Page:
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Every tire sold in the U.S. must have U.S. Department of Transportation (DOT) labeling. The first two characters indicate the factory of manufacture, and the next five or six are manufacturer-specific jargon (for tracking purposes, as in the case of a recall). The last four numbers give the date of production which let you know how old your tires are with the first two digits indicating the week and the latter two the year (for example, "2318" means that tire was produced in the 23rd week of 2018). The European equivalent of the DOT code may also be present (it starts with an "e"), although fewer manufacturers are printing both on a tire's sidewall. If this string of numbers ends with "-S," it means the tire complies with European noise regulations.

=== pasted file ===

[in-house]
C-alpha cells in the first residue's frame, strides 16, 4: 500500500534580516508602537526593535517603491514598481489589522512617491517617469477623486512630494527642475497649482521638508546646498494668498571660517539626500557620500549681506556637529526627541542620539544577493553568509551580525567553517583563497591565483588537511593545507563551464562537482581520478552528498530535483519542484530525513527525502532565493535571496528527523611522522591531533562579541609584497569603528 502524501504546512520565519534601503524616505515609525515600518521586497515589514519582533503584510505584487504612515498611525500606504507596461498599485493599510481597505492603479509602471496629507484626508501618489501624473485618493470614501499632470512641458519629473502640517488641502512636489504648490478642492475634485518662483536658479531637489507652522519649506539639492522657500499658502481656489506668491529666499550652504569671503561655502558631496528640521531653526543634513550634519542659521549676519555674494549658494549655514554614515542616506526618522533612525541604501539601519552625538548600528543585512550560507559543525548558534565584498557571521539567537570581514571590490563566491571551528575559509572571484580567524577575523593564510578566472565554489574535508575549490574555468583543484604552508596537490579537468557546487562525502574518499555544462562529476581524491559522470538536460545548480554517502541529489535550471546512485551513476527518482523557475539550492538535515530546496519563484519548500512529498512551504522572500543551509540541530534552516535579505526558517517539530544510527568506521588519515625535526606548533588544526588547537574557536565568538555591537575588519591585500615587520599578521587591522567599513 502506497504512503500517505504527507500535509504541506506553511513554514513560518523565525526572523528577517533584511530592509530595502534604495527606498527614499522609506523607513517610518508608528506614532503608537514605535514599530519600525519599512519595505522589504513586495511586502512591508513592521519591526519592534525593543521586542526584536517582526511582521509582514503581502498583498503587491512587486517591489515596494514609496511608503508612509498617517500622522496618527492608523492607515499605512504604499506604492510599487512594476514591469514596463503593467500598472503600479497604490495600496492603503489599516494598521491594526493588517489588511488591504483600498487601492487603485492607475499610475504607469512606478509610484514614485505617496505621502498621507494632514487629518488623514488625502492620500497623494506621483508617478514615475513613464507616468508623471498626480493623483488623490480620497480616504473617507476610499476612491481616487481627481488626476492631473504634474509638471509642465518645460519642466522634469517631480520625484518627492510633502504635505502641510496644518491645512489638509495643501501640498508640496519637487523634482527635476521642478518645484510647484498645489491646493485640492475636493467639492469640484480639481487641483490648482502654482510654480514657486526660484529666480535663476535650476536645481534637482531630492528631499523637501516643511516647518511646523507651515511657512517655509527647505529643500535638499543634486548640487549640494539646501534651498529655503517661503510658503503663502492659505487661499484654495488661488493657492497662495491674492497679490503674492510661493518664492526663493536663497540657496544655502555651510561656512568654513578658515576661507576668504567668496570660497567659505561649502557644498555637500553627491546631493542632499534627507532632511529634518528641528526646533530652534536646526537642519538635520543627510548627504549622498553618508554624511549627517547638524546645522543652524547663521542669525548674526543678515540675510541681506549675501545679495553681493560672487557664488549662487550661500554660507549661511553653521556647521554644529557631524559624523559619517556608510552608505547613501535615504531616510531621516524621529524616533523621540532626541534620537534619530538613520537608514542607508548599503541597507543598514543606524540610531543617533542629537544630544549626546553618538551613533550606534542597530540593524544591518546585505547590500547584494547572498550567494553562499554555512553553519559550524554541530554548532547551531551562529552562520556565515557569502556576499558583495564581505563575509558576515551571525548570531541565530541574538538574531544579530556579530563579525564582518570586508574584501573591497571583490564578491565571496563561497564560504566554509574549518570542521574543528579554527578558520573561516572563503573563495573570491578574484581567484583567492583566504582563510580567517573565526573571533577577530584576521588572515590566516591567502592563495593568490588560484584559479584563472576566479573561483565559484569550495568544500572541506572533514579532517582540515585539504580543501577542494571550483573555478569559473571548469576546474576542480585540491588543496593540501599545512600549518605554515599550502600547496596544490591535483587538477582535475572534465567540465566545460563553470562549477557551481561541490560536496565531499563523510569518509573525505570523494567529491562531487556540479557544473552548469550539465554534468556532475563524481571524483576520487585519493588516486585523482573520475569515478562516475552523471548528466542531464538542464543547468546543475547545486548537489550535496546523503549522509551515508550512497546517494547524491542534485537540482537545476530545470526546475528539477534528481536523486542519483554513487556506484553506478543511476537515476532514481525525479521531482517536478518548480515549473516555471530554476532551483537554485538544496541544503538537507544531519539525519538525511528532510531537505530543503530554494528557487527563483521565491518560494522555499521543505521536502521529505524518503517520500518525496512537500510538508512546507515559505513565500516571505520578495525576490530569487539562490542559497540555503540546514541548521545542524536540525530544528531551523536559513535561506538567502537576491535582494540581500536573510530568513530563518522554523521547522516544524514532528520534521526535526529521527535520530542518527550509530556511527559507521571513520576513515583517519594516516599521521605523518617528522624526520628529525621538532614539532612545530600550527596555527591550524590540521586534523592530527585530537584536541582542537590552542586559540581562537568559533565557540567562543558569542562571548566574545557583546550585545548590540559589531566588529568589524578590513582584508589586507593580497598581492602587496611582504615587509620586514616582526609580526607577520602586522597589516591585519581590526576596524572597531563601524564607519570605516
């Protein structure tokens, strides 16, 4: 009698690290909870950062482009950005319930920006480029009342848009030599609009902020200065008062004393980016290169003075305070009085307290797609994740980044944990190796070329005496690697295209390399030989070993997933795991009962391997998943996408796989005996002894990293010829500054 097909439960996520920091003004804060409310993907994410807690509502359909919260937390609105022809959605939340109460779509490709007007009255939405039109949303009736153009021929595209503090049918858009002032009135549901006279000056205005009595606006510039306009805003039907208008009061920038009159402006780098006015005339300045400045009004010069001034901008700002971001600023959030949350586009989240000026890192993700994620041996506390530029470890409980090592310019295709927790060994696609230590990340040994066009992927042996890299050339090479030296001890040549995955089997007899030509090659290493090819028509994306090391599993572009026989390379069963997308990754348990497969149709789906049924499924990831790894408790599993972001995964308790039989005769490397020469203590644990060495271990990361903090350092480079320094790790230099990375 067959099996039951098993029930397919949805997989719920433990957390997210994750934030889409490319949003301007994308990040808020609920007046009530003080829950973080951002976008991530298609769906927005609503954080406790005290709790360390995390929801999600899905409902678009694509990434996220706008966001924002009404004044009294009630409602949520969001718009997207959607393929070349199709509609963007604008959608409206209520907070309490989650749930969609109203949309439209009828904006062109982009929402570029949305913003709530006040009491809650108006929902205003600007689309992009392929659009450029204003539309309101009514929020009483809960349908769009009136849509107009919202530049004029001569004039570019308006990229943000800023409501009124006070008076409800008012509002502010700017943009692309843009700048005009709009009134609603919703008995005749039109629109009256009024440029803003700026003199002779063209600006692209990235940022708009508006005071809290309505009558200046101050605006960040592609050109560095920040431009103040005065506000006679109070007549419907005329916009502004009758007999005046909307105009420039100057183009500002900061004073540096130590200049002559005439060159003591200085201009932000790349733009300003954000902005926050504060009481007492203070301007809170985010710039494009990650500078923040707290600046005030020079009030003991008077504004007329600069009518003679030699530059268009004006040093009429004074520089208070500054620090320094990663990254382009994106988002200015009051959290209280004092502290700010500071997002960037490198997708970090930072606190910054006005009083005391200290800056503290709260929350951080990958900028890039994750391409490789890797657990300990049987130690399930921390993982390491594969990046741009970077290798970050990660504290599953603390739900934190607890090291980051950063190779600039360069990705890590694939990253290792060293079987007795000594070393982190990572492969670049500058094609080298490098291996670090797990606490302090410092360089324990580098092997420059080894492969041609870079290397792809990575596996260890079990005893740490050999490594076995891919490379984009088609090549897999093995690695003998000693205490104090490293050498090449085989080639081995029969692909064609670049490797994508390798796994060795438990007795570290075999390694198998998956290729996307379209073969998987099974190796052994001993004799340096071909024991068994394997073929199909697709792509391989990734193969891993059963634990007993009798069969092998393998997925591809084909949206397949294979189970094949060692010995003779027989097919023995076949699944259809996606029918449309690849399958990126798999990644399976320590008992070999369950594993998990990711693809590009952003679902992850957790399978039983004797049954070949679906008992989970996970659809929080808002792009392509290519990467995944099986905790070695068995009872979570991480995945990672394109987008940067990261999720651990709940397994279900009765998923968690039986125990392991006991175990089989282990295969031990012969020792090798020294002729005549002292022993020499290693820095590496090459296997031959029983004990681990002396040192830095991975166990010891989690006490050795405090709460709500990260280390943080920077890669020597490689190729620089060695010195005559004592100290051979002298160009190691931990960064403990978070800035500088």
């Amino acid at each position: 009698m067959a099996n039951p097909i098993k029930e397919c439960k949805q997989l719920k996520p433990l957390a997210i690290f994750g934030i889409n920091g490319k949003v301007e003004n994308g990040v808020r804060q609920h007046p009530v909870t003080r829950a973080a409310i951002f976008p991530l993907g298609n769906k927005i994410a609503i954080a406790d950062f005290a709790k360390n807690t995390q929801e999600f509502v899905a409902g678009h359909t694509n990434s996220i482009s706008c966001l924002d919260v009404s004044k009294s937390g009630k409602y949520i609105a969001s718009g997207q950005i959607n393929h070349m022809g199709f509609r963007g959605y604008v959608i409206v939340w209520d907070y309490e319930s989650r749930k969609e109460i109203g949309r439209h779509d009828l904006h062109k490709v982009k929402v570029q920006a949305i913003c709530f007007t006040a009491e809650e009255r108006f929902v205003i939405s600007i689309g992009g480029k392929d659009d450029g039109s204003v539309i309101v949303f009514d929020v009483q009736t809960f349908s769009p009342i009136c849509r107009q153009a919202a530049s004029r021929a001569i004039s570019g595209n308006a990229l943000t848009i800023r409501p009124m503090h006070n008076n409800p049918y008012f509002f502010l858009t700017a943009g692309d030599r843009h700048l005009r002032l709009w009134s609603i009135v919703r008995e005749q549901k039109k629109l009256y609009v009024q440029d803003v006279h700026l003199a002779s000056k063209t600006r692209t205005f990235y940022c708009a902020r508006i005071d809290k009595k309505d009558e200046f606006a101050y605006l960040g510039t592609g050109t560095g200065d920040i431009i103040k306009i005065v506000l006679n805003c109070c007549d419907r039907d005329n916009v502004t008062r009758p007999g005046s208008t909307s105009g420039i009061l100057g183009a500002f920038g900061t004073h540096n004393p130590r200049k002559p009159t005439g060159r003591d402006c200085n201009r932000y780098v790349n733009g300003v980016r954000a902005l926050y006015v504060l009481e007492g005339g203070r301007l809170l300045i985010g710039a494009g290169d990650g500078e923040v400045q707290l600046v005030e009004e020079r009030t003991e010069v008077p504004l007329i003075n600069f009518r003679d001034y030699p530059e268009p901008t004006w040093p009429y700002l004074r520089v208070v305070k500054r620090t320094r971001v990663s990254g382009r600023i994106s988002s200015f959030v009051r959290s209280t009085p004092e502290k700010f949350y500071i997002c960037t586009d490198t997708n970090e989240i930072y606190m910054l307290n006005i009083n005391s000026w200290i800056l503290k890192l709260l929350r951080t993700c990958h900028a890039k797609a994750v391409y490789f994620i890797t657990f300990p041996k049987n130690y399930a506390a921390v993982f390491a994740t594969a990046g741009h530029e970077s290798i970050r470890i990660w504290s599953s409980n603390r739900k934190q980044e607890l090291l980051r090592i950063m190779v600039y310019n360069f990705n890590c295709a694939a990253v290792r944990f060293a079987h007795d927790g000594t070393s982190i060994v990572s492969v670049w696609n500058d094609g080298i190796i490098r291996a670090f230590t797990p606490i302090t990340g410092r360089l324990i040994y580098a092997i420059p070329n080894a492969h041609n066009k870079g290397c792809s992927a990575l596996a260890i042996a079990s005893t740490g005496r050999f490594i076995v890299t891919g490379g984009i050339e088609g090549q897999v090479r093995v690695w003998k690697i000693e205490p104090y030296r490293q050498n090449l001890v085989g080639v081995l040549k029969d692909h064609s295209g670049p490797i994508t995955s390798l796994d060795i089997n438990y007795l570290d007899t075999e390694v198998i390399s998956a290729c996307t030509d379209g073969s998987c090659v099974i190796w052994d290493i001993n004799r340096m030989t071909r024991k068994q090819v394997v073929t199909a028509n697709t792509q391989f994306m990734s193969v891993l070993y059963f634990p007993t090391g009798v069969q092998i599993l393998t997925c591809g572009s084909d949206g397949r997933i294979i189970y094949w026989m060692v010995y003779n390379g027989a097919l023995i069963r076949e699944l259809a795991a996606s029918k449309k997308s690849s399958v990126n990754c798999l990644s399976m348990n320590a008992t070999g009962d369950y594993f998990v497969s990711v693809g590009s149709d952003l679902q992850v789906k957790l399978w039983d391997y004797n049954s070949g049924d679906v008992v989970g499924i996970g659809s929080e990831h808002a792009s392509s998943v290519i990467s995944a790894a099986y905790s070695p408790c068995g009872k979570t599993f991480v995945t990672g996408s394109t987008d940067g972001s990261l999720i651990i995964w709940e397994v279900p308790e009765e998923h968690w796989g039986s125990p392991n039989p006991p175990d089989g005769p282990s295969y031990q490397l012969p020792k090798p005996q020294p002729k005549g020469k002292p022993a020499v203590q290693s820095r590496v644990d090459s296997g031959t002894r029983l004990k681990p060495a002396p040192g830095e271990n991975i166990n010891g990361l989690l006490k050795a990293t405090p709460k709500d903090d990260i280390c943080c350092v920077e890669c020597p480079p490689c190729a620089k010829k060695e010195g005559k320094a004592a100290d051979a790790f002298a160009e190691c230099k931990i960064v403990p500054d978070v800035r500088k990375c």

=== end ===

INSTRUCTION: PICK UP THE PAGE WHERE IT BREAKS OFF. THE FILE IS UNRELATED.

As shown, the first 2 digital represent the week of the year it made and the last 2 the year itself. In this example it's somewhere in the 3rd full week of May 2020.

It's generally accepted that tires in normal use should see 5 years from that date. Driving hard and overheating or overloading will shorten their life. If they are out in direct UV light for long periods will shorten their life. Look for fine cracks or flakes of rubber falling from the sidewall.

Normal tire life is based on tread depth. Normally a minimum of 1.5mm tread depth across the entire face is considered safe.

There are tread wear indicators molded into the grooves. These are a raised section about 5mm wide at random points in the groove.

If tire wear is uneven than you have an alignment issue and/or loose/worn suspension components.